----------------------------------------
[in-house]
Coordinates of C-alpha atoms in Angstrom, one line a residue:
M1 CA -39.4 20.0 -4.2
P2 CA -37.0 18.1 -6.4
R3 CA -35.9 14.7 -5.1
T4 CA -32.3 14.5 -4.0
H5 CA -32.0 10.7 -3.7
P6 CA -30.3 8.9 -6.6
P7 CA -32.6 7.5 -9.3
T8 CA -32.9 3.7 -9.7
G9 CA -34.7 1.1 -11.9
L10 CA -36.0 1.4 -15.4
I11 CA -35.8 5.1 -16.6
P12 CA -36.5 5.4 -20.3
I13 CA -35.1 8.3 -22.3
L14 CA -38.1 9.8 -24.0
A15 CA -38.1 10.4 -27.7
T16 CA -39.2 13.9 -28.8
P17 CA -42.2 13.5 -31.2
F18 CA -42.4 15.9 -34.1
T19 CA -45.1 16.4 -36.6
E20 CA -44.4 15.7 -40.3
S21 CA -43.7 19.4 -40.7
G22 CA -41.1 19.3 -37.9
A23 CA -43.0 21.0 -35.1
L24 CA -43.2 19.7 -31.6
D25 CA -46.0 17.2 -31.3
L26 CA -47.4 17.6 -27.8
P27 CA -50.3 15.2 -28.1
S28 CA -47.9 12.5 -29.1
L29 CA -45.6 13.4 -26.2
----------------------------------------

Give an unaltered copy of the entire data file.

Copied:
[in-house]
Coordinates of C-alpha atoms in Angstrom, one line a residue:
M1 CA -39.4 20.0 -4.2
P2 CA -37.0 18.1 -6.4
R3 CA -35.9 14.7 -5.1
T4 CA -32.3 14.5 -4.0
H5 CA -32.0 10.7 -3.7
P6 CA -30.3 8.9 -6.6
P7 CA -32.6 7.5 -9.3
T8 CA -32.9 3.7 -9.7
G9 CA -34.7 1.1 -11.9
L10 CA -36.0 1.4 -15.4
I11 CA -35.8 5.1 -16.6
P12 CA -36.5 5.4 -20.3
I13 CA -35.1 8.3 -22.3
L14 CA -38.1 9.8 -24.0
A15 CA -38.1 10.4 -27.7
T16 CA -39.2 13.9 -28.8
P17 CA -42.2 13.5 -31.2
F18 CA -42.4 15.9 -34.1
T19 CA -45.1 16.4 -36.6
E20 CA -44.4 15.7 -40.3
S21 CA -43.7 19.4 -40.7
G22 CA -41.1 19.3 -37.9
A23 CA -43.0 21.0 -35.1
L24 CA -43.2 19.7 -31.6
D25 CA -46.0 17.2 -31.3
L26 CA -47.4 17.6 -27.8
P27 CA -50.3 15.2 -28.1
S28 CA -47.9 12.5 -29.1
L29 CA -45.6 13.4 -26.2